That night, Bright emailed Kadlec about the problem. “Hearing face mask supply is also getting very low as China and HK trying to procure,” he wrote to his boss. “I’ve alerted [Critical Infrastructure Protection, a division of HHS over which Kadlec has authority] on this throughout week. May need to consider options here also before things are gone.”

On January 27, after several emails to Bright, Bowen, who had yet to receive authorization to proceed with mask production, sent another email, saying, “Rick, I think we’re in deep shit. The world.” That same day, although the agency hadn’t addressed the severe mask shortage, an HHS spokesperson told Axios that the Strategic National Stockpile, a collection of lifesaving supplies for public health emergencies, which is overseen by BARDA, “holds millions of face masks as well as N95 respirators that could be used if needed in responding to a public health emergency when local supplies are exhausted and aren’t available from commercial suppliers.”

Two days later, still without a contract, Bowen sent yet another desperate email. “This week, we sent 1,000,000 masks to China and Hong Kong,” he wrote to Bright. “I think China will cut off masks to the USA. If so, US hospitals are going to have a very rough time, as up to half of the supply is made in China. A horrible situation will become unbearable.”

On February 7, Bright made the case for ramping up federal production of N95 masks at a meeting of the disaster leadership group but was shot down. While Bright again warned of imminent shortages, two members of Kadlec’s staff, Laura Wolf and Jessica Falcon, told him that there was no need for immediate action.

“Dr. Wolf and Dr. Falcon responded that the plan was to monitor for any supply chain issues and, if needed, ask the CDC to update its guidelines to tell people who ‘don’t need’ masks to not buy them,” as Bright’s complaint explains.

After weeks of being foiled by his superiors, Bright met on Saturday and Sunday, February 8 and 9, with Trump adviser Peter Navarro, who seemed to share his urgency about the need for masks. The two drafted a memo sent to the White House coronavirus task force that called for the U.S. to immediately halt the export of N95 masks and ramp up production.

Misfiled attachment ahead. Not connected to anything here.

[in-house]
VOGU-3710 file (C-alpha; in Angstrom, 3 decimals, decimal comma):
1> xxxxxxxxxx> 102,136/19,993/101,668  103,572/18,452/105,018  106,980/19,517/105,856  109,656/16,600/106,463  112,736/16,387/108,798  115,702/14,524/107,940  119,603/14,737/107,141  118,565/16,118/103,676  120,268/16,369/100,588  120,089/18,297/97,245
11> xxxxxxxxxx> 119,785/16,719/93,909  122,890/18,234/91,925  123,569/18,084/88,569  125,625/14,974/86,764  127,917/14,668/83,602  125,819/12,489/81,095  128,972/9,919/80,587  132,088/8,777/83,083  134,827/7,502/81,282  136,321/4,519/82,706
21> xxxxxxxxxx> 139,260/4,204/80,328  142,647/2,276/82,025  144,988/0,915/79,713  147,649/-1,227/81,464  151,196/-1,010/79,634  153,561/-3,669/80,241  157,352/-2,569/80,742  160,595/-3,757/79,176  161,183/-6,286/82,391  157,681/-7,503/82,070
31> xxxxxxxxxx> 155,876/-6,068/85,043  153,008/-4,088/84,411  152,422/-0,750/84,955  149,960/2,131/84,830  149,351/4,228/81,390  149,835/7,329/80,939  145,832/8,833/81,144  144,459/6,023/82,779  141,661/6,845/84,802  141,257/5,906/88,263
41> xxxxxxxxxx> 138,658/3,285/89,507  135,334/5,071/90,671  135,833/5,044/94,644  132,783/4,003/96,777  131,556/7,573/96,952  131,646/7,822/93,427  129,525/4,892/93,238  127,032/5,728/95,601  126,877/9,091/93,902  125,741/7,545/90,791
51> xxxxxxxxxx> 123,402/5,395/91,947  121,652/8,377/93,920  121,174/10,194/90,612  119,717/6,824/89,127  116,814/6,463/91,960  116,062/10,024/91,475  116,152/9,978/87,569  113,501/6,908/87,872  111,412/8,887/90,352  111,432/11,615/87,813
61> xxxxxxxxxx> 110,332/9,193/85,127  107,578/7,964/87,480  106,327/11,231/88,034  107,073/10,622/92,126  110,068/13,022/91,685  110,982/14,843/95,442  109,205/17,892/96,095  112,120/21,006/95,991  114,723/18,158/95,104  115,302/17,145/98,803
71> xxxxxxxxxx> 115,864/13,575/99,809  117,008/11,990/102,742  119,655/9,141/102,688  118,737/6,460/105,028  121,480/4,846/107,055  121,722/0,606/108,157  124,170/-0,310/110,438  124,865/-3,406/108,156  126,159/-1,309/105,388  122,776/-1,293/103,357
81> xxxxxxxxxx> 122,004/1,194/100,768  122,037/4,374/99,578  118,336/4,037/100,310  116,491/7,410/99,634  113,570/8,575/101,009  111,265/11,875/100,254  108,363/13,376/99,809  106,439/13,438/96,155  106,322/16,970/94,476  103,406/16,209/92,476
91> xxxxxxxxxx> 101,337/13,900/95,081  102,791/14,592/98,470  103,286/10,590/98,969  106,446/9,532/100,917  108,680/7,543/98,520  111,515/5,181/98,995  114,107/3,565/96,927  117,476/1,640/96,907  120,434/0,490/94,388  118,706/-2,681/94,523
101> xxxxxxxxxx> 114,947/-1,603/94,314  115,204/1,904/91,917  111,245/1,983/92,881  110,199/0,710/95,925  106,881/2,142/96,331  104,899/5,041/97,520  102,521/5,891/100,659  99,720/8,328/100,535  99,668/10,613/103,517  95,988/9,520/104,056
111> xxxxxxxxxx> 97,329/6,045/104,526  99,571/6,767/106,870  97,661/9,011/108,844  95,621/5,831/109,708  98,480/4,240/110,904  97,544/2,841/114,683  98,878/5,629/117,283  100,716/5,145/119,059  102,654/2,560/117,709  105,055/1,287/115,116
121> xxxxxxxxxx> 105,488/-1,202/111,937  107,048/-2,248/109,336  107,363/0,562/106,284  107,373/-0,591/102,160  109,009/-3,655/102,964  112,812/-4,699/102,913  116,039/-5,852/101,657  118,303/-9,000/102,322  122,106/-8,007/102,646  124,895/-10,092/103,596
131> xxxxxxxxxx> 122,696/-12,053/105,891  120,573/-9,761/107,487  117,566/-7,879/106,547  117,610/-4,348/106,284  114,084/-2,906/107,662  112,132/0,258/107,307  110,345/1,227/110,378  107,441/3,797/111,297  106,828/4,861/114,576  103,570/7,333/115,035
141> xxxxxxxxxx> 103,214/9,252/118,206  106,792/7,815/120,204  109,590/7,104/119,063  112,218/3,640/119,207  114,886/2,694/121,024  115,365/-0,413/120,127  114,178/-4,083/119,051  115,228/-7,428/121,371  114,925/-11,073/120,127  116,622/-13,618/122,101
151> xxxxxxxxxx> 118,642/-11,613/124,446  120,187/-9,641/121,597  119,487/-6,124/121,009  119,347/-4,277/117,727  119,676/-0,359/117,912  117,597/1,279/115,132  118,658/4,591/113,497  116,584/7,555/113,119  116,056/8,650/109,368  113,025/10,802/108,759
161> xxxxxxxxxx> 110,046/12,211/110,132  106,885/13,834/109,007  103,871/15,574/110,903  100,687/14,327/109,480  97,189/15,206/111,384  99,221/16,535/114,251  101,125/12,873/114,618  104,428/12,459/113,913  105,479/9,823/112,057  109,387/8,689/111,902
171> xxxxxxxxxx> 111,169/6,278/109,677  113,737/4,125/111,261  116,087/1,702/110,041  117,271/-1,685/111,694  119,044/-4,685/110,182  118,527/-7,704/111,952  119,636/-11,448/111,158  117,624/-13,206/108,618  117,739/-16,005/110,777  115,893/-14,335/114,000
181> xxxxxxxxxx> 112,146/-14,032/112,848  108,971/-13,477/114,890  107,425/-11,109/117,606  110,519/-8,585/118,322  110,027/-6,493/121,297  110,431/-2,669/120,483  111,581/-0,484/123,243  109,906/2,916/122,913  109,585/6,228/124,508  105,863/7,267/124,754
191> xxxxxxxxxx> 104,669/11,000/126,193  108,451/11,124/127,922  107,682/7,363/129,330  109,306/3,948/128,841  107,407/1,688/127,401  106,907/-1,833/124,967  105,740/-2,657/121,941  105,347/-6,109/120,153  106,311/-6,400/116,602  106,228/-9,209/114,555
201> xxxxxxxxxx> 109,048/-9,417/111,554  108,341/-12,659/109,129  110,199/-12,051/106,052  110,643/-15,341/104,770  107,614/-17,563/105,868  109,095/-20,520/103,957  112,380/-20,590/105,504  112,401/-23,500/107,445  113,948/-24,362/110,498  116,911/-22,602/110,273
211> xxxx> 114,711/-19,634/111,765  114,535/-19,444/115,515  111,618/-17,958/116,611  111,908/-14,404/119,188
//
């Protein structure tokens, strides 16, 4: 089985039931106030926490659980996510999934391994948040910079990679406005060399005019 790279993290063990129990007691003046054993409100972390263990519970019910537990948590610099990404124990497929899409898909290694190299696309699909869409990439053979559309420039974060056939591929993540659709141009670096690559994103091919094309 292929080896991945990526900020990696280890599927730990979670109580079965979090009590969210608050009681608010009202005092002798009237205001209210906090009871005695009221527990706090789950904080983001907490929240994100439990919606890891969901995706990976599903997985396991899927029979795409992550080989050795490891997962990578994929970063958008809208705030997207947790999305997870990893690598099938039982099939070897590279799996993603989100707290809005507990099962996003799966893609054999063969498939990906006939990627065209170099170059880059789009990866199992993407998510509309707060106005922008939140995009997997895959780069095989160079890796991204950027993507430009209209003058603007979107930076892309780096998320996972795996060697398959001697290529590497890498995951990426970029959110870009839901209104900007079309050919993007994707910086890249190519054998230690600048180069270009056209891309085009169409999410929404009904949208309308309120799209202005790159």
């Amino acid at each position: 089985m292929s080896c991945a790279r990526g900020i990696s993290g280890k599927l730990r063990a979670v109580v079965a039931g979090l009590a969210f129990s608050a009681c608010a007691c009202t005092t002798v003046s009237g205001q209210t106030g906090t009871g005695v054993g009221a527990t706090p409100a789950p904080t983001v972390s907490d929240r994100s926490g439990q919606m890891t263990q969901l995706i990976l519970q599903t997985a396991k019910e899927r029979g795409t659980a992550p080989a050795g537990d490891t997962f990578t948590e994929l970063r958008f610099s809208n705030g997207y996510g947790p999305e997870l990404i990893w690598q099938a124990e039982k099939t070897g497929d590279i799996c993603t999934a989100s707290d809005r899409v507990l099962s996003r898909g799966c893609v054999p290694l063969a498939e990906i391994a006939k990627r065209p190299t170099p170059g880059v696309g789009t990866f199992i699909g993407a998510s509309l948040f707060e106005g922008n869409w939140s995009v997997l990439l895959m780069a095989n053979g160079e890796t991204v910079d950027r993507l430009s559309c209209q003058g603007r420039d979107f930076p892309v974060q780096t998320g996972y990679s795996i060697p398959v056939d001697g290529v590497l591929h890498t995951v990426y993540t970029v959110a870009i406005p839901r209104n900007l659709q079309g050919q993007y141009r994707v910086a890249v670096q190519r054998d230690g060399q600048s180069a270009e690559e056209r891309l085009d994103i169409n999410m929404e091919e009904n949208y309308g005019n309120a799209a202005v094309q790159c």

But Kadlec did not seem to appreciate being subject to a directive that had clearly come from Bright, who was both a longtime adversary and beneath him in the pecking order. Rather than acknowledge that thousands of lives were at stake and immediately swing into action, the assistant secretary of disaster preparedness complained to his colleagues about Bright going above his head, referring in emails to Bright’s “weekend at Peter’s” and calling Navarro “Rick’s friend” in the White House.

On February 25, more than a month after Bowen’s first email, Azar testified to the Senate Appropriations Committee that the Strategic National Stockpile had only 30 million masks. That number is less than one one-hundredth of the 3.5 billion that a specialized group within HHS that focuses on the risk from viral outbreaks has estimated are necessary.

On March 4, as increasing numbers of health care workers were becoming sick and dying from the coronavirus, HHS finally put in a request for 500 million N95 face masks. Meanwhile, Kushner was assembling a team of handpicked corporate volunteers to procure protective equipment. The group, which included recent college graduates who had no experience with disaster response or supply procurement, had little success, according to the Washington Post, which first reported on the team.

That same month, as Bright predicted, BARDA was forced to stop its work addressing other potential public health emergencies in order to have enough money to fund its coronavirus efforts. As The Intercept reported at the time, BARDA suspended projects aimed at preventing anthrax, Sudan Ebola virus, Marburg virus, smallpox, viral hemorrhagic fevers, and antimicrobial resistant threats so that it could redirect its funds to buy supplies to fight the current emergency.

Later that month, BARDA received its first direct funding: $3.5 billion specifically for addressing Covid-19. In the past, its budget had fallen within that of the assistant secretary for disaster preparedness. This time, Bright would be able to use the new money without having to go through Kadlec.

But the freedom was shortlived. On April 17, Kadlec informed Bright that he was being transferred to a position within the National Institutes of Health. Asked on his whistleblower complaint form why he thinks he was retaliated against, Bright wrote that “I pushed for a more aggressive agency response to COVID-19. My supervisor became furious when Congress appropriated billions of dollars directly to my office.”

The Department of Health and Human Services did not immediately respond to a request for comment.